You Must Remember Us…, Leonard Daventry (1980, UK). I latched onto Daventry years ago when trying to put together a list of forgotten British sf authors, and found a copy of his best-known novel, A Man of Double Deed (see here), the first book of the Keyman trilogy, the second and third books of which don’t appear to have been published in paperback in the UK, only in the US, and the hardback editions were published by Robert Hale, copies of whose books are as rare as rocking-horse shit these days (apparently because most of their sales were to libraries). My copy of You Must Remember Us…, Daventry’s last novel, was published by Robert Hale, and I was extremely lucky to find a near-mint condition copy on eBay for around £20 a year or two ago. It was one of the books I brought with me to Sweden. And… it’s not very good. The earth has managed to destroy itself, and a last starship has escaped from the UK. The carefully-selected crew, however, didn’t make it to the launch site in Wales in time, so those aboard are whoever was available at the time. And they’re sort of muddling along, managing to keep everything running, for the ten-year journey to Alpha Centauri (the means propulsion is left vague). En route, they come across a deserted alien spacecraft, and four of them explore it but find nothing except a line of enigmatic symbols. The ship then vanishes. Some time later, members of the crew begin to develop extremely fast-growing, and fatal, tumours. There is only one cure: they have to transplant their brains into robot bodies. This doesn’t go down too well, and only fifteen of the crew make the change. They then sleep for twenty years. And when they wake up, they’re orbiting an Earth-like planet inhabited by a Neolithic humanoid people… who see the robot crew as gods. It’s all very British, and surprisingly old-fashioned for 1980. A Man of Double Deed had a flavour all its own, but You Must Remember Us… feels very ordinary. Brains transplanted into robot bodies is a relatively common sf trope, and has been around for a long time – ‘Helen ‘O’Loy’ from 1938, for example – and even made appearance in the execrable Legends of Dune series by Brian Herbert and Kevin J Anderson. These days, of course, it’s not an actual transplant that’s used, more a downloading of the consciousness – the mind as software – such as in Jennifer Pelland’s very good Machine. Daventry’s novel doesn’t add anything to the trope, and I’m not really surprised it never made it into paperback and has been pretty much forgotten. I’d still like to read the rest of the Keyman trilogy, however.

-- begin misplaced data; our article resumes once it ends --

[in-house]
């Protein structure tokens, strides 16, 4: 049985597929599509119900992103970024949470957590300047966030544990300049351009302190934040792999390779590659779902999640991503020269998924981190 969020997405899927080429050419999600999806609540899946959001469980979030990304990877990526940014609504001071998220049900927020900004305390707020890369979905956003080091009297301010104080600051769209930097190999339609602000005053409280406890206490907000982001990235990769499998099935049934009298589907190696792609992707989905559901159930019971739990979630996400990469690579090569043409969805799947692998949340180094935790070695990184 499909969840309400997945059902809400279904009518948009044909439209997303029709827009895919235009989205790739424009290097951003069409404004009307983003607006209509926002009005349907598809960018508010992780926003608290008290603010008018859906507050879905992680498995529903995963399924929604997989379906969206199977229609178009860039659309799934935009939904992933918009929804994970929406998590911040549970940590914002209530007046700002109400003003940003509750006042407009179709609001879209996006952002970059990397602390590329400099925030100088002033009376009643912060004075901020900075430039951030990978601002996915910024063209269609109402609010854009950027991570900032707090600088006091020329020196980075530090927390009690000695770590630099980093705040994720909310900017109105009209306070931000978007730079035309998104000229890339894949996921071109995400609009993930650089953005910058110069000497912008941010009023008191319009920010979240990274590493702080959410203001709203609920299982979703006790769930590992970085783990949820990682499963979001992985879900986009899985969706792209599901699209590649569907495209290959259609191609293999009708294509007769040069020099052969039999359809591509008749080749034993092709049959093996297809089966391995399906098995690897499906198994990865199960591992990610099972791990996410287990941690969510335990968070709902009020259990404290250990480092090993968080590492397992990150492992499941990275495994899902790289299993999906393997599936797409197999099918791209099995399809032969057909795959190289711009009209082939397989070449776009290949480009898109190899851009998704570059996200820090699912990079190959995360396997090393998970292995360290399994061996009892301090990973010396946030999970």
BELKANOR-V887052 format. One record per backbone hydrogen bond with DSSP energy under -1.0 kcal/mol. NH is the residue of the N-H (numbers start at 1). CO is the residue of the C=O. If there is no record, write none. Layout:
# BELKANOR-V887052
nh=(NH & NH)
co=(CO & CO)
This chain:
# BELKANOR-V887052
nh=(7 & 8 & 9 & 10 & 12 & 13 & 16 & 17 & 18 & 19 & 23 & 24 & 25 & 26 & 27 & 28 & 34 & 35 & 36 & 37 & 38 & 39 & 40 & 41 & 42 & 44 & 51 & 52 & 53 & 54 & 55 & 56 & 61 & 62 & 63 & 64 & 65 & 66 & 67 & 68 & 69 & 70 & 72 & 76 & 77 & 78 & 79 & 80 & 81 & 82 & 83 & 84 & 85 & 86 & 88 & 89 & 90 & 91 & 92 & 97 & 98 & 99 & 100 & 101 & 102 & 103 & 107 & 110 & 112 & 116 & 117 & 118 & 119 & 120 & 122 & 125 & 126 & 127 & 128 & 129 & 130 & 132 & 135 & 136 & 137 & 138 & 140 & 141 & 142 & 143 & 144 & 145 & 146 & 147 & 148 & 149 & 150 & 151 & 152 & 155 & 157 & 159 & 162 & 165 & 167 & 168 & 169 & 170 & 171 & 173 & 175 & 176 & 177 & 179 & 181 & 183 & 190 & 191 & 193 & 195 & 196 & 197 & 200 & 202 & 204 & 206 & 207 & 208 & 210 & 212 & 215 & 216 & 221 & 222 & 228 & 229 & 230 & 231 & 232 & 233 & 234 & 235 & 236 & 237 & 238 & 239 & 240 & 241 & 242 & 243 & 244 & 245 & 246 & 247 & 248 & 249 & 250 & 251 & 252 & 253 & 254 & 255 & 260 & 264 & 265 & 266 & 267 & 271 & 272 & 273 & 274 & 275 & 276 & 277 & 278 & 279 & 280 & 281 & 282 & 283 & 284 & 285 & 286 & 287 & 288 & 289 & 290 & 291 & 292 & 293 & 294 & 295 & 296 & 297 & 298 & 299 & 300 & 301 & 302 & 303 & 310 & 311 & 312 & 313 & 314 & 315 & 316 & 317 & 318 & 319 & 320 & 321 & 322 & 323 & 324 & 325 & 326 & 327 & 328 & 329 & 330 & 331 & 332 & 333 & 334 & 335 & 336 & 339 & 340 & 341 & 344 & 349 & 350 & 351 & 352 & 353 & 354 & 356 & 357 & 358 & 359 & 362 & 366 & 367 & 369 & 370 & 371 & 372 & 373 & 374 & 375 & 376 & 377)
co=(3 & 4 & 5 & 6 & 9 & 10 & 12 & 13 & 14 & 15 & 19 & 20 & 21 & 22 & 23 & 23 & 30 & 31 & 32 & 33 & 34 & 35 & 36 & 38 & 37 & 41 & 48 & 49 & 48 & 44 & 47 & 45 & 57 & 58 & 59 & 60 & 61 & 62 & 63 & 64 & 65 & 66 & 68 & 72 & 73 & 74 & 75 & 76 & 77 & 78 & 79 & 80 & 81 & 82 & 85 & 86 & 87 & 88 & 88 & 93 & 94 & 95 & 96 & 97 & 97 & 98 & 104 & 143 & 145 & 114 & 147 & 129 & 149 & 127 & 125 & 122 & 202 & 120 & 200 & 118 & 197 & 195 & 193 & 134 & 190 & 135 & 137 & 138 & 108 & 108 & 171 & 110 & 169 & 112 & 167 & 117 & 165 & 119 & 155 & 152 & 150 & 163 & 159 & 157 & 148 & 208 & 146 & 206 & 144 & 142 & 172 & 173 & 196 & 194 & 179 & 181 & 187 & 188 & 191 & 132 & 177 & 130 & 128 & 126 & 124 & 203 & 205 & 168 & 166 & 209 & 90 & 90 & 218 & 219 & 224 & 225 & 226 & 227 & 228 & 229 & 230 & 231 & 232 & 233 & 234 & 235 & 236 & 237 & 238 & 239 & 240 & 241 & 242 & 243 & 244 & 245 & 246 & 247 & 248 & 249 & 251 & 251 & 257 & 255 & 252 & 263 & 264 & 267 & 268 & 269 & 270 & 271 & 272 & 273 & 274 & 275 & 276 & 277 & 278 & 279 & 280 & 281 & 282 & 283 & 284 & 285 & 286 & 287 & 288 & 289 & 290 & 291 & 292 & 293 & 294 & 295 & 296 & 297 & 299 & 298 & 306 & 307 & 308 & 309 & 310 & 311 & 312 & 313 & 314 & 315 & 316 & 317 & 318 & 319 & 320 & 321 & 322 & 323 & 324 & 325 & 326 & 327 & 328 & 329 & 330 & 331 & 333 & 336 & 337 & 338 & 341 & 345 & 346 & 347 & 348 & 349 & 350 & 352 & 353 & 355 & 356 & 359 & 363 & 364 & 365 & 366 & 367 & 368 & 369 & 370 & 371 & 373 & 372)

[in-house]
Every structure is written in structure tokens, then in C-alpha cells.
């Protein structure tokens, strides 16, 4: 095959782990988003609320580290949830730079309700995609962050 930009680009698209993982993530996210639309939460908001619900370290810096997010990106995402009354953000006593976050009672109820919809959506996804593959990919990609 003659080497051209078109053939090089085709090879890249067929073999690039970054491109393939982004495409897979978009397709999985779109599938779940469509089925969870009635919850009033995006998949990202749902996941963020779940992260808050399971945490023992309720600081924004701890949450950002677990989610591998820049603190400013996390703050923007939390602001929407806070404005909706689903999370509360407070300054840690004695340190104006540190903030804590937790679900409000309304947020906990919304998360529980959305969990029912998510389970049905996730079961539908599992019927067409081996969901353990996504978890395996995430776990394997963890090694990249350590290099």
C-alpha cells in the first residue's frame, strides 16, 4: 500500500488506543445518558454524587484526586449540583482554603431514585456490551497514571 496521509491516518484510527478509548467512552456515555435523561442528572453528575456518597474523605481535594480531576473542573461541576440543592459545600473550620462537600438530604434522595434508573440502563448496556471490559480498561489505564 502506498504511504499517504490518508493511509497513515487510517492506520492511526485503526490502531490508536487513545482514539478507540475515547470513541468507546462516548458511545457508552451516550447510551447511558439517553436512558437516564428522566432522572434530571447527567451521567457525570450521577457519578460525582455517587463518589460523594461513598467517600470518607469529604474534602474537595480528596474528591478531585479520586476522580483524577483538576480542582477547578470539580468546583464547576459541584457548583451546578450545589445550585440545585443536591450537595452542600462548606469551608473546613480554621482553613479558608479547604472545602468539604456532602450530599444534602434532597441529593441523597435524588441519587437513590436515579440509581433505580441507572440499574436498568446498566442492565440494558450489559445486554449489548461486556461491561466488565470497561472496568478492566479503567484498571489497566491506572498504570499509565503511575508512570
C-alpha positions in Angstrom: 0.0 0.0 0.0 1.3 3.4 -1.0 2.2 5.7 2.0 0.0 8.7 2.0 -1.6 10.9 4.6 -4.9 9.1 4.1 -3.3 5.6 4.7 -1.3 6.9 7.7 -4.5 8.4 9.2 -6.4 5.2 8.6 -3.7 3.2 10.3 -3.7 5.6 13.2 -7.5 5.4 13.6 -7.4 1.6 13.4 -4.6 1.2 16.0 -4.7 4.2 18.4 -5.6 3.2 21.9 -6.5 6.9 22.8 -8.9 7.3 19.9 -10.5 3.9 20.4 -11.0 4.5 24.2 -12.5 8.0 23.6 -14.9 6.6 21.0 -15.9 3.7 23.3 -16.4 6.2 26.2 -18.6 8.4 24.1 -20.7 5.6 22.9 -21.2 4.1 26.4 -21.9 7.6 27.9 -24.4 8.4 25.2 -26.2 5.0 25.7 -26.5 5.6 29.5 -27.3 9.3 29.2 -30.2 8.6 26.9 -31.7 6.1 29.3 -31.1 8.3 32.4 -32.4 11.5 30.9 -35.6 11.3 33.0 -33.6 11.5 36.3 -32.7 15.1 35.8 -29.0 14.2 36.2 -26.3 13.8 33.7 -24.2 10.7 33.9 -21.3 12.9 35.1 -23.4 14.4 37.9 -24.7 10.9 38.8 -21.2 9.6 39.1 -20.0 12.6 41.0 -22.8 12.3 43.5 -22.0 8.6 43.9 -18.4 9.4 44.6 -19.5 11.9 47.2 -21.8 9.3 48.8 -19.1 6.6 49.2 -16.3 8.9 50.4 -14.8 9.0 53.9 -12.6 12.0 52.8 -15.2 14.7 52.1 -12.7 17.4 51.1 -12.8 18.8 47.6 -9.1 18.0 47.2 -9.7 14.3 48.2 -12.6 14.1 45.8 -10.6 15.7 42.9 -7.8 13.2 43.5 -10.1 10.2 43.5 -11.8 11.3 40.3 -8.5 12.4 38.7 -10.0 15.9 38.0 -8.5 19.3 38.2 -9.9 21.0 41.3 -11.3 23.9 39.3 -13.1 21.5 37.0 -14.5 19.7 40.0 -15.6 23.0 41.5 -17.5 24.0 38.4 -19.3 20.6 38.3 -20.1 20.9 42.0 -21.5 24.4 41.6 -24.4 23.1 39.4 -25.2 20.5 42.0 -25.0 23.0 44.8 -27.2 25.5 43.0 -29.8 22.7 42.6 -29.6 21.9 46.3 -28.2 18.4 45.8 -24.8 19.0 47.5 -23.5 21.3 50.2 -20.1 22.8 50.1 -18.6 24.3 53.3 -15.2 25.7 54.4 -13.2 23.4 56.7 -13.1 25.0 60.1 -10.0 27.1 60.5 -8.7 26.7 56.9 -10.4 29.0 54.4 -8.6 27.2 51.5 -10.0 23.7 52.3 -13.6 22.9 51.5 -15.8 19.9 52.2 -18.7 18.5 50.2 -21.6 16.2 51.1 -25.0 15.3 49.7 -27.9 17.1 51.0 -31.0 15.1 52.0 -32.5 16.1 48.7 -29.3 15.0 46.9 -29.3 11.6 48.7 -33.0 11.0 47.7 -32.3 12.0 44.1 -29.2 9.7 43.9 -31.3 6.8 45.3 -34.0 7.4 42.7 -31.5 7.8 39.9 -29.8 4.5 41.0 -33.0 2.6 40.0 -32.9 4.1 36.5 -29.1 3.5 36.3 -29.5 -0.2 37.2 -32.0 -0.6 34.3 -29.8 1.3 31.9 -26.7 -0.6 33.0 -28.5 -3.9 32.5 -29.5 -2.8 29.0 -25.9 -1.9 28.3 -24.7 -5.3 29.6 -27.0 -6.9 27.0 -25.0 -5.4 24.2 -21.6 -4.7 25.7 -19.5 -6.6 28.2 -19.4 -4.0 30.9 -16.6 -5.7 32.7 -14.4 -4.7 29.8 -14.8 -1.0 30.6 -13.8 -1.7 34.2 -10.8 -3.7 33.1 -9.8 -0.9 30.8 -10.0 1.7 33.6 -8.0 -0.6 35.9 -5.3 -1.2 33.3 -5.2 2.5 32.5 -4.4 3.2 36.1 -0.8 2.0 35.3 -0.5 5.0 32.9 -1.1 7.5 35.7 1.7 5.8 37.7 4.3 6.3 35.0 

1001 Book You Must Read Before You Die count: 134


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Reading diary 2019, #2

I should do another book haul post but, well, the new books are all in boxes. And who knows when I’ll see them again… Meanwhile I’ve bought myself a Kindle and I’ve loaded it up with ebook versions of some of my recent purchases so I can actually get to read them even though they’re going straight into storage. The following half dozen books, however, were read old school, ie, paper. I’ll be taking a few paperbacks with me, of course, but space and weight is limited.